At St Colmcille’s BNS, we are committed to providing an environment which encourages all pupils to fulfil their potential.
An exceptionally able pupil is one who is in the top 5% of the population (an IQ of 130+, 98th percentile), and has the capacity for or demonstrates a high level of performance in an academic area or in a non- academic area such as:
Identification of Exceptionally Pupils
An exceptionally able child is likely to show some of the following characteristics:
1. Have at least one area of outstanding ability whether
a. a very advanced attainment.
b. very advanced ideas or interests.
c. very advanced oral skills.
d. very advanced creative or artistic skills.
*2. Usually learns easily and is able to handle complex information.
*3. Superior in quality and quantity of vocabulary as compared with children of his own age.
4. May have ability to do effective work independently, showing perseverance and good attention.
5. May show alertness or a quick response to new ideas.
6. May have unusual imagination or originality.
7. Very advanced or rapid reader and may have learned to read early.
8. May be socially very mature or may have poor social skills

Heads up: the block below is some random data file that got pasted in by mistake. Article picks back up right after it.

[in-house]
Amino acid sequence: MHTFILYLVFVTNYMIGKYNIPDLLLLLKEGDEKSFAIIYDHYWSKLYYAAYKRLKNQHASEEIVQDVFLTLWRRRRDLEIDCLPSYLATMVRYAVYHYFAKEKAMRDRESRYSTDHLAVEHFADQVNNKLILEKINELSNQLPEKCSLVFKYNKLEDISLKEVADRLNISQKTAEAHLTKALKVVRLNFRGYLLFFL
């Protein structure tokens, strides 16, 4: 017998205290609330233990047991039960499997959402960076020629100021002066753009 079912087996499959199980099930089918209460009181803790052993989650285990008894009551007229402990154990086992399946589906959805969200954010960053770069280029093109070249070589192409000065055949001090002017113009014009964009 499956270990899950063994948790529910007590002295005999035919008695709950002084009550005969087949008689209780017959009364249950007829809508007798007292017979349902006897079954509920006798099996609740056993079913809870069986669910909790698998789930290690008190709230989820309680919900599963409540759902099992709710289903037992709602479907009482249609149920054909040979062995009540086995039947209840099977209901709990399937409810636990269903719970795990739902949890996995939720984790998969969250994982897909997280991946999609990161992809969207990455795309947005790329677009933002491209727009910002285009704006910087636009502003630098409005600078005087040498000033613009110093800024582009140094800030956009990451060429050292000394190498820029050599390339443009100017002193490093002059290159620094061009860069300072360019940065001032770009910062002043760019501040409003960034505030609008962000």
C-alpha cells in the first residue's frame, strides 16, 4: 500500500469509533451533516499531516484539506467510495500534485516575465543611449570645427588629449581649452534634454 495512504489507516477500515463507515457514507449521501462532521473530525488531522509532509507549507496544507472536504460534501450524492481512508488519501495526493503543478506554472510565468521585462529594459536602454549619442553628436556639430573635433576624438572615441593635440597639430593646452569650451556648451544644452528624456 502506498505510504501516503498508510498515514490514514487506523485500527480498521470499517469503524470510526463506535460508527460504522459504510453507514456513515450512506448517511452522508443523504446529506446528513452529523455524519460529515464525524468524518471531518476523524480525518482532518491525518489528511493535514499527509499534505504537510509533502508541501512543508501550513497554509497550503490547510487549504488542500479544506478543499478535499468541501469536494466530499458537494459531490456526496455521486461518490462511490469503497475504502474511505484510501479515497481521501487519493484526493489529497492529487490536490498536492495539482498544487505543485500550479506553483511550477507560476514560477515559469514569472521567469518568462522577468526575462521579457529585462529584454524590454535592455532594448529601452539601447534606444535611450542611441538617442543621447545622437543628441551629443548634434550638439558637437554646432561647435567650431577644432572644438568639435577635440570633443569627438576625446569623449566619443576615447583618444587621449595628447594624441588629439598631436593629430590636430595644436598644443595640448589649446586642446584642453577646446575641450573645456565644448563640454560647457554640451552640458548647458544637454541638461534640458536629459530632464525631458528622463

9. May have an outstanding sense of humour.
10. May have very good verbal ability, but have poor writing skills.
11. May have low motivation
12. May have short attention span
13. May have a learning disability which masks their achievements
14. May be keen to disguise their abilities
A child showing many of these characteristics, but not those marked with an asterisk is likely to be an exceptionally able pupil who is underachieving educationally.
A record is kept of all pupils who have been identified as exceptionally able. The area of ability is recorded with reference to which aspect(s) are exceptional. These records are reviewed on a regular basis.
Provision for Exceptionally Able Pupils
It is recognized that exceptionally able children have special needs and schemes of work in the various curricular areas should reflect this fact. Opportunities for extension and enrichment are built into all schemes of work, and each curricular area will have a reference to the exceptionally able.
Types of Provision
The class teacher is responsible for differentiation within the classroom. Tasks and resources are designed to take account of levels of existing knowledge, skills and understanding. It is recognised that unnecessary repetition of work is de-motivating.
This varies according to curricular area and/or specific talent, and is covered using a variety of methods such as:
Information is passed on the parent(s) of exceptionally able pupils with regard to the programmes at the Irish Centre for Talented Youth @DCU
This statement will apply from 21 January 2012
It will be reviewed in October 2013
Ratification and Communication
It was ratified by the BOM on 20 January 2012. The ratified statement will be uploaded to the website on by 27 January 2012.